“[Dave Matthews Band] just had their independent records out there. I’ll never forget, sitting on the side of the stage, they were introduced and went up there. ... [The crowd] was there to see Big Head Todd, Los Lobos was second and Dave Matthews Band was third, the opening act. And I saw 700, 800, 900 people singing along to every song from their independent record, which really says something about the future of an act.”
Well, before DMB became the torch-carriers of bro-rock and headlined festivals and sold millions of albums, they were playing the Fox Theatre in Boulder (as Morris said), hoping they could sell out two nights at the 600-person venue. That show Morris mentioned, where DMB opened for Big Head Todd and the Monsters and Los Lobos? That was happening in May 1994 at Red Rocks. In December 1993, Dave Kirby (going by David Kirby back then) interviewed Matthews as he prepared his band to play a string of Colorado dates, including two nights at the Fox. Apparently, a major storm had just dumped a load of powdery, white goodness on Colorado.
“I’m not a great skier, but I love it,” Matthews enthused. “I’m incredibly psyched to be here at this particular time. The gigs will be great, but I wanna GO SKIING!!!” (Emphasis taken from the article) “It’s almost as if no one has gotten around to telling this South African-born Virginian that he’s fronting probably the hottest club act in America,” Kirby went on to write.
It’s probably been almost 20 years since DMB could have even remotely be considered a club act. Life’s good as a festival headliner.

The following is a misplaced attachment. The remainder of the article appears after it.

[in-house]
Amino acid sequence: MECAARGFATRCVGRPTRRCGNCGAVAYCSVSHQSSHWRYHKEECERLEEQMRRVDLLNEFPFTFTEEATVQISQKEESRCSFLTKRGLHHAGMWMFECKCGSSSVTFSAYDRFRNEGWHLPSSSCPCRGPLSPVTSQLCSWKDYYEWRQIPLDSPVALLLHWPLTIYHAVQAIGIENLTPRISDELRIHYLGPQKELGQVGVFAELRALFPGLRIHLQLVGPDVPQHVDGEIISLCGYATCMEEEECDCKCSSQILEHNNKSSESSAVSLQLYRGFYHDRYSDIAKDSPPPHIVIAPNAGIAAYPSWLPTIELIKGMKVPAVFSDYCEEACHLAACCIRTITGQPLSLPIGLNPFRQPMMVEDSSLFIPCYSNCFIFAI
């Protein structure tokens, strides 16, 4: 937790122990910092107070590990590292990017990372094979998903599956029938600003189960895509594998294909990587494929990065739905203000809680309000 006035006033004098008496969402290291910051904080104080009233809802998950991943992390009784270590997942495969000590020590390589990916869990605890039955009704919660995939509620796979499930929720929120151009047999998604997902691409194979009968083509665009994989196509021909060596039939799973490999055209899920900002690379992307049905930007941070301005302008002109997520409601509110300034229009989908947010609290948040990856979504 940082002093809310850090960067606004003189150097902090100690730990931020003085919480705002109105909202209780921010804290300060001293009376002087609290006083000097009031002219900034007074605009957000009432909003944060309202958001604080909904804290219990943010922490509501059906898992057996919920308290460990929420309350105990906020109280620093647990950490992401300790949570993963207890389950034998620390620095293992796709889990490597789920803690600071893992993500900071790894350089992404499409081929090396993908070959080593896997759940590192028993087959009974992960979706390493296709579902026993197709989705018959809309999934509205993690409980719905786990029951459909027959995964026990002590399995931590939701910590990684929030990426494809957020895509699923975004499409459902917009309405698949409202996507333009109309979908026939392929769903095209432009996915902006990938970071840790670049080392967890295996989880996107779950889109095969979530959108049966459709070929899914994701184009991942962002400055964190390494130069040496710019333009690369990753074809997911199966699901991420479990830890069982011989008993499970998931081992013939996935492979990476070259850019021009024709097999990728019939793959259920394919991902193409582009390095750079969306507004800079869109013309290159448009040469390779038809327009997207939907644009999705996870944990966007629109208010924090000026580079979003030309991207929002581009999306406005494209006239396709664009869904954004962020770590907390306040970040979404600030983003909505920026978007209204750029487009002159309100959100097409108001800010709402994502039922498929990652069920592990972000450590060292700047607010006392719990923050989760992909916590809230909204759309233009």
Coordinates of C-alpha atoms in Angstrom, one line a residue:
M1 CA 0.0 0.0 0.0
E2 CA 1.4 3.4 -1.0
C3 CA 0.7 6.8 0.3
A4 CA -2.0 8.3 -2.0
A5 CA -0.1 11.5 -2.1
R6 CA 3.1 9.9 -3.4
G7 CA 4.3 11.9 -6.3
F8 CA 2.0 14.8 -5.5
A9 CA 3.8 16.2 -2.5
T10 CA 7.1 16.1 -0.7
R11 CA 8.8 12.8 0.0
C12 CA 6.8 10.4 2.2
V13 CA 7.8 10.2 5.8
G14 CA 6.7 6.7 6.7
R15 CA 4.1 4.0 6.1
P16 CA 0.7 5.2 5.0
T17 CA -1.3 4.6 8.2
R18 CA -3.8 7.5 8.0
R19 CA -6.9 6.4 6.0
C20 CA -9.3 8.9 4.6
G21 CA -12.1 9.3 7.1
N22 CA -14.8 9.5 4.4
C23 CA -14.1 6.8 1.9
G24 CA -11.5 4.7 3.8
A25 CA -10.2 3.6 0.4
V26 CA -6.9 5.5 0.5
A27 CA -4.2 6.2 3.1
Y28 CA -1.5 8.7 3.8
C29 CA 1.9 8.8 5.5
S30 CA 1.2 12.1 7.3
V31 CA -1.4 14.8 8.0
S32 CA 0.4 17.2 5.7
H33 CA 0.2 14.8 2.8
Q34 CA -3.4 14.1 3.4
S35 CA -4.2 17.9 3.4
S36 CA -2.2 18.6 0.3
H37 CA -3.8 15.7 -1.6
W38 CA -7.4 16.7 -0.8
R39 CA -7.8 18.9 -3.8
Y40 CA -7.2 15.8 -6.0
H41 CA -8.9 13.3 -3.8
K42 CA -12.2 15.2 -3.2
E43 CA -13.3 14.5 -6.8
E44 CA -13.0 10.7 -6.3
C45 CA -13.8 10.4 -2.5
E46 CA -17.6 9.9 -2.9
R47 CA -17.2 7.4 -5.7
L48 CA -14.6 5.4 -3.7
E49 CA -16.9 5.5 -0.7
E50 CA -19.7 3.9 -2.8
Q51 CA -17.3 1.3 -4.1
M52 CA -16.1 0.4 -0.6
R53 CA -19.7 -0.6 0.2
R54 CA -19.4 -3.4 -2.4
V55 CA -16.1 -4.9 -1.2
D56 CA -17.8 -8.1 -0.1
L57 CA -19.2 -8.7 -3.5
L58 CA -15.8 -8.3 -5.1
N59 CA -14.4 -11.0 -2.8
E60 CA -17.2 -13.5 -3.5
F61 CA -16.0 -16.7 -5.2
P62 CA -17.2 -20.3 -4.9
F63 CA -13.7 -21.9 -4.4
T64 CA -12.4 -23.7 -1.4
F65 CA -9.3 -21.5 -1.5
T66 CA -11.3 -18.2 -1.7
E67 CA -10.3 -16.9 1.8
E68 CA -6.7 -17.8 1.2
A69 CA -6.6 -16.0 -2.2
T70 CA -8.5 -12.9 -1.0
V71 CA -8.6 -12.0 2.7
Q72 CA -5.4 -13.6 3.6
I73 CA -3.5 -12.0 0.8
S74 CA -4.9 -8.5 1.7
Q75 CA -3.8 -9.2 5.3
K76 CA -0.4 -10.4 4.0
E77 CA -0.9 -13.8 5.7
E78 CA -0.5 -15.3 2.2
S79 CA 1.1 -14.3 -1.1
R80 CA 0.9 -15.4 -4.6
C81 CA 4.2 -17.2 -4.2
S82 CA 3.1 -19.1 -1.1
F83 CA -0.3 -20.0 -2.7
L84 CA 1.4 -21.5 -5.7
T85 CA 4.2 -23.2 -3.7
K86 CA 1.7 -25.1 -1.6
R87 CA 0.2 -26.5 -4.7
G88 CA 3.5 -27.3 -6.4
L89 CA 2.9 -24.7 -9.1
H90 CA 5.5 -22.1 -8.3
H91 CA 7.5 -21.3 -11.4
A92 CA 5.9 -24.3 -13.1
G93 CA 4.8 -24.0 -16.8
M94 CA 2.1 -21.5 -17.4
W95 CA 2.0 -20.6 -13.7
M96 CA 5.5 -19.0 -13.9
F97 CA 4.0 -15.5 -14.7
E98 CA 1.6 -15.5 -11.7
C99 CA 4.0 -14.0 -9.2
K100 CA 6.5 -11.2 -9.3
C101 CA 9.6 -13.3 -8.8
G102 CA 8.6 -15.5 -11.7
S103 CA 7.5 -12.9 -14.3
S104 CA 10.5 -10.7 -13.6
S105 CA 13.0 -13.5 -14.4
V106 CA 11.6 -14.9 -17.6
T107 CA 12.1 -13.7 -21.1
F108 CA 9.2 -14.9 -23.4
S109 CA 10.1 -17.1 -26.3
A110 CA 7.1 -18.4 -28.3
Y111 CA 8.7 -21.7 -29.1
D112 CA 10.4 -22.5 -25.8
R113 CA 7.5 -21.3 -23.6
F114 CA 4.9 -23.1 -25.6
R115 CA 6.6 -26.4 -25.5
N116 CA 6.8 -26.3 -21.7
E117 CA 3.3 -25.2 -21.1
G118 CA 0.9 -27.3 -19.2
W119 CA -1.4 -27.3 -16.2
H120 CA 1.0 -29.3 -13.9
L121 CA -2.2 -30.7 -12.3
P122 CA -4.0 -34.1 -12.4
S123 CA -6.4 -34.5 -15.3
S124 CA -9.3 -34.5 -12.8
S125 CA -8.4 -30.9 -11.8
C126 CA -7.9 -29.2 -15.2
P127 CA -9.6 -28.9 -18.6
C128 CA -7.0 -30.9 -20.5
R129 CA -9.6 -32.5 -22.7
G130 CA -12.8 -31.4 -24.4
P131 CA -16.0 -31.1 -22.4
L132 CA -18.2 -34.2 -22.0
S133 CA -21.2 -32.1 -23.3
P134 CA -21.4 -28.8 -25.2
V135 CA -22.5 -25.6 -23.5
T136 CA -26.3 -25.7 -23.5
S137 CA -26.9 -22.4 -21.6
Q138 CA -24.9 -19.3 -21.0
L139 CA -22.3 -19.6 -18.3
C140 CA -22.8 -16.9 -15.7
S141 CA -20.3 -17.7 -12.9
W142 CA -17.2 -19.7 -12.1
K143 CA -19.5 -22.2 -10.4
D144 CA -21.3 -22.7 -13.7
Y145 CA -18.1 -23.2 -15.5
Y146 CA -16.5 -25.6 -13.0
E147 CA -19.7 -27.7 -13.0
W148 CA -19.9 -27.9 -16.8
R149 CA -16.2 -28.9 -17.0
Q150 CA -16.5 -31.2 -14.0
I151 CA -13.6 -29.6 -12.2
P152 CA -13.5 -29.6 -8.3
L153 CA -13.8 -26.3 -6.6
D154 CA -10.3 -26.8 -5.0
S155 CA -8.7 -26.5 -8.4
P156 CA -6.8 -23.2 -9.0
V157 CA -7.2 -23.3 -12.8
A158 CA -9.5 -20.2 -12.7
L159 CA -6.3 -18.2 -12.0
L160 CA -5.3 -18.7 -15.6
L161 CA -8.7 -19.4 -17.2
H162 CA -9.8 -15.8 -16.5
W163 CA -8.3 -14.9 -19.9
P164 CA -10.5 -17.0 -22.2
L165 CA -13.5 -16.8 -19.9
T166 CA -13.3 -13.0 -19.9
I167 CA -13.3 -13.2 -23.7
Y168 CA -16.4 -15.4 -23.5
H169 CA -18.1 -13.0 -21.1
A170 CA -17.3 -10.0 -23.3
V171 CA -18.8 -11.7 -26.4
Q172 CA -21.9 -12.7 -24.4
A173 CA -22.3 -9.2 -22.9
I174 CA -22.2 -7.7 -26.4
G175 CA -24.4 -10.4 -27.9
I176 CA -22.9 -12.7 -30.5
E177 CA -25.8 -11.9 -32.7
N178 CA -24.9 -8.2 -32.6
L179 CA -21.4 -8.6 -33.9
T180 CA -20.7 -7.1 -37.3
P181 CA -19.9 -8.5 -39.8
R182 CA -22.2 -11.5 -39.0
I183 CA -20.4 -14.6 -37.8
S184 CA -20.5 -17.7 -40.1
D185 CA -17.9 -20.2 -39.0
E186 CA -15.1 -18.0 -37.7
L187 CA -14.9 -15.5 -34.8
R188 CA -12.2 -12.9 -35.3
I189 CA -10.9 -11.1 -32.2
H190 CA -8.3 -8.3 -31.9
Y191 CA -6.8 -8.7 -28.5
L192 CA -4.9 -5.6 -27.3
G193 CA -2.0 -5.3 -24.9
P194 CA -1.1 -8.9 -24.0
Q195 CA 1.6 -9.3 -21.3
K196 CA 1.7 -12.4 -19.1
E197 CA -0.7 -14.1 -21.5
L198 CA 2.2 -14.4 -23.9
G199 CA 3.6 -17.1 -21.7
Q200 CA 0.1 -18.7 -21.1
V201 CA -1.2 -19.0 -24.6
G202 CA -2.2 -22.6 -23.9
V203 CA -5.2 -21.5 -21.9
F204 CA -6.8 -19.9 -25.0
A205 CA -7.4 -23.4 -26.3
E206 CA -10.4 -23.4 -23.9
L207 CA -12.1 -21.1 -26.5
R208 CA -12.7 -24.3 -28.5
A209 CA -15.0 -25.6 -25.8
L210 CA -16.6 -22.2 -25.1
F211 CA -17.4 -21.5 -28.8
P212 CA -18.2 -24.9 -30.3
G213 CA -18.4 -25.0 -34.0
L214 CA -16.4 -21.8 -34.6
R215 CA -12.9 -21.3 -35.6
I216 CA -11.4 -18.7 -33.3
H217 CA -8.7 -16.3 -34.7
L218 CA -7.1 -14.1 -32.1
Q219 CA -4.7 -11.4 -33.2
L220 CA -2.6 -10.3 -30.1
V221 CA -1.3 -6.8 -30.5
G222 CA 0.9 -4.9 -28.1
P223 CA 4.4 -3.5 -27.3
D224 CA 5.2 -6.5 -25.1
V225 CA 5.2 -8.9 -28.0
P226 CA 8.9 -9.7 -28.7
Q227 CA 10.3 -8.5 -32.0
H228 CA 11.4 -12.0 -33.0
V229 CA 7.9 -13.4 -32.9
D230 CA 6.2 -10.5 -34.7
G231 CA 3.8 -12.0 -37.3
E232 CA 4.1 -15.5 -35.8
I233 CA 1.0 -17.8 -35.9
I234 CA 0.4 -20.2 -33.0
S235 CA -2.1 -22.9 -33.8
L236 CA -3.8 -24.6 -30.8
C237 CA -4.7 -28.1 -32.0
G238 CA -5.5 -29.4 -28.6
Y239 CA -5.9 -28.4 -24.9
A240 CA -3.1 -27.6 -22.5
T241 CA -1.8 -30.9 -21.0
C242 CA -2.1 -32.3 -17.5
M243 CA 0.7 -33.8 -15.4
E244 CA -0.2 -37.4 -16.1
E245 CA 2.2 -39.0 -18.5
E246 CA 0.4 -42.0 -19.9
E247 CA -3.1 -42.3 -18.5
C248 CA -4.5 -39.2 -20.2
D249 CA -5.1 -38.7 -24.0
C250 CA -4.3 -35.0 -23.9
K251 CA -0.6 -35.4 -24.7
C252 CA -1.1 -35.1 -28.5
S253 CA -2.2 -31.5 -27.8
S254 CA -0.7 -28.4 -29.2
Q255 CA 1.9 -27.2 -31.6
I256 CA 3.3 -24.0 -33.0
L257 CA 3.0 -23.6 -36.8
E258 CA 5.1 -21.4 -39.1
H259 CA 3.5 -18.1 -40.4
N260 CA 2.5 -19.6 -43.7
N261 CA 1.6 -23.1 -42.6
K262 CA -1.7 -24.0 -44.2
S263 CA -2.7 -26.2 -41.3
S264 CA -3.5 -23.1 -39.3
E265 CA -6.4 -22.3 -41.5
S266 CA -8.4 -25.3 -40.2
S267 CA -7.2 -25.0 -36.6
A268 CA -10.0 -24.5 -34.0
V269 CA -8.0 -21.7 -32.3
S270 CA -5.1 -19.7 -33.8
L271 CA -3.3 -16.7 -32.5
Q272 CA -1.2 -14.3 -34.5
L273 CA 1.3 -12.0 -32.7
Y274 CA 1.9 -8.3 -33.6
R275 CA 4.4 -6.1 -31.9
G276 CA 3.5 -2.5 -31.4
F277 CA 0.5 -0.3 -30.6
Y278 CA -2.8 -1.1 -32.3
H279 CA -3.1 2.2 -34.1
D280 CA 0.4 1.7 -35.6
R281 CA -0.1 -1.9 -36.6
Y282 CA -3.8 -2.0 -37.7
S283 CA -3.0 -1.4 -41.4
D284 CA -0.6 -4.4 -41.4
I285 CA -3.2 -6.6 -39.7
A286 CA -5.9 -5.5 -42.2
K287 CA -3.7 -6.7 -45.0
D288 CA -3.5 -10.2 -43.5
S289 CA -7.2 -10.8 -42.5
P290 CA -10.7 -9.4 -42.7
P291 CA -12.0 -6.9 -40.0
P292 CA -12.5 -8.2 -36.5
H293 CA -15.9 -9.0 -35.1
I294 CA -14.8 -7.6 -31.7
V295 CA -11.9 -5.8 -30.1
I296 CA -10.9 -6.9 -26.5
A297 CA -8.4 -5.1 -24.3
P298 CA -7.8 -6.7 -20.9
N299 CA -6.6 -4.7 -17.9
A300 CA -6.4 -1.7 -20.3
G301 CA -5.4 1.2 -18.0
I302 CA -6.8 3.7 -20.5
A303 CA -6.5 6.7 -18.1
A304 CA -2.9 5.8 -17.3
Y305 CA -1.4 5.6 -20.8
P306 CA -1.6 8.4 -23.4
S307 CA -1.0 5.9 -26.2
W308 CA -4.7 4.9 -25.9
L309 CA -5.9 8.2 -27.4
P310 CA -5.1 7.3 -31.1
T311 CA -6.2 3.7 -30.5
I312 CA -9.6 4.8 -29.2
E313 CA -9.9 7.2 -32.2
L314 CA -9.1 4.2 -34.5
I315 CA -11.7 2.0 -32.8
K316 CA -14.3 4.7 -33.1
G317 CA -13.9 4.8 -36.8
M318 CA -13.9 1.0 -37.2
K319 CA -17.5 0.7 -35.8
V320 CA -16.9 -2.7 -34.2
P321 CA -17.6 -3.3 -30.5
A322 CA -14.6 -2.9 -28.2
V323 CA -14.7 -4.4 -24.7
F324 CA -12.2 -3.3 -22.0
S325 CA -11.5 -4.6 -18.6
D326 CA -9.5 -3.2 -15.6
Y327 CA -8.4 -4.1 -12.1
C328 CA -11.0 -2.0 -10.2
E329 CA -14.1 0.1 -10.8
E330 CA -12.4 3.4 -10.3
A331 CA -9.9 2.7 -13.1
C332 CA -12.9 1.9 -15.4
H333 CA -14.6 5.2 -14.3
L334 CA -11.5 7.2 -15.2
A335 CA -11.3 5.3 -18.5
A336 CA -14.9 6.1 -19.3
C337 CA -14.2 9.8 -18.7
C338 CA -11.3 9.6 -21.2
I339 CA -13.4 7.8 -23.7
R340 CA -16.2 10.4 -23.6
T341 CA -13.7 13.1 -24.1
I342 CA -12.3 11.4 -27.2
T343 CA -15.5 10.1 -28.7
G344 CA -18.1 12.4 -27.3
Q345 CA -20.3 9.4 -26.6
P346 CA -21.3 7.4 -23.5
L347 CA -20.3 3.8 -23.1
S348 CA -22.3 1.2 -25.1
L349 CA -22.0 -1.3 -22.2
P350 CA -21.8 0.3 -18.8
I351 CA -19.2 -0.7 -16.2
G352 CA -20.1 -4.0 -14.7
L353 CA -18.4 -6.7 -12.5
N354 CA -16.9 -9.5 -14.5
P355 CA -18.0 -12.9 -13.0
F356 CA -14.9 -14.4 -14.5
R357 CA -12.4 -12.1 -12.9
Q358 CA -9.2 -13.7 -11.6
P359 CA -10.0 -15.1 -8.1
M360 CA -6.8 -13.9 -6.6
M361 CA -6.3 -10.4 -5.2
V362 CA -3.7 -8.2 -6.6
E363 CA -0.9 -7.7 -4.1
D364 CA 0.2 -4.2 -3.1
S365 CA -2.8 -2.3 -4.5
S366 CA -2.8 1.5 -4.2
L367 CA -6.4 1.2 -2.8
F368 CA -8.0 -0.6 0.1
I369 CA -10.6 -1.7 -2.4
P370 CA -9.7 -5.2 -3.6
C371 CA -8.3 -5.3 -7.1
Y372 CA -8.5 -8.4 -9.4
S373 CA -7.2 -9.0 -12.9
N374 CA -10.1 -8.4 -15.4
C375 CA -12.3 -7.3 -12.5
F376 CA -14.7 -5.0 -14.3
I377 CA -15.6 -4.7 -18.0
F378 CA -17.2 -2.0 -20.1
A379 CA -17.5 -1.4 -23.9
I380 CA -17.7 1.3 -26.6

There are several other historical gems scattered throughout the early issues of the paper. On June 7, 1994, Soundgarden played Red Rocks with openers Tad and Eleven.
Soundgarden was at the peak of its powers, having just released Superunknown earlier that year. That album would go on to be certified five times platinum and sell more than 9 million copies worldwide. The singles “The Day I Tried To Live,” “Fell on Black Days,” “Spoonman” and “Black Hole Sun” were not yet classic grunge songs but freshly released burners. Tad was a Seattle grunge band that had a little sharper bite than Nirvana, Soundgarden and Pearl Jam, yet never became as popular, and Eleven was the band of future Queens of the Stone Age guitarist Alain Johannes and keyboardist Natasha Shneider (Shneider would eventually support QOTSA on tour). Funny enough, Soundgarden drummer Matt Cameron ended up playing on four tracks of Eleven’s 1995 album, Thunk. Perhaps that show was when Cameron and Johannes first realized that good things would come if they combined their powers.
In the sixth issue of Boulder Weekly, Leftover Salmon made its first appearance. The band was fresh; it was about to load into an old yellow school bus and go on tour. Even back then, the band was proudly wearing the “polyethnic cajun slamgrass” label. Kirby posited that Leftover Salmon just might be the next Boulder band to go national.
“I think we’re just sort of realizing that now,” the late Mark Vann, Salmon’s original banjo player, explained. “Sort of like the band is starting to think that something like that can actually happen. You have to understand, we’ve always been a little shy about this band.”
Vann went on to say that the band had sold out shows at the Fox for almost a year. He said the band was considering getting an agent and had just hired a full-time sound guy, which was making a hugely positive difference in the band’s sound. It was just the beginning of the band’s success. To this day, Boulder Weekly has likely written about Leftover Salmon more than any other band.
There aren’t many newspapers that last to document 20 years of music history. Here’s to 20 more years of vibrant art, music and creativity in Boulder County.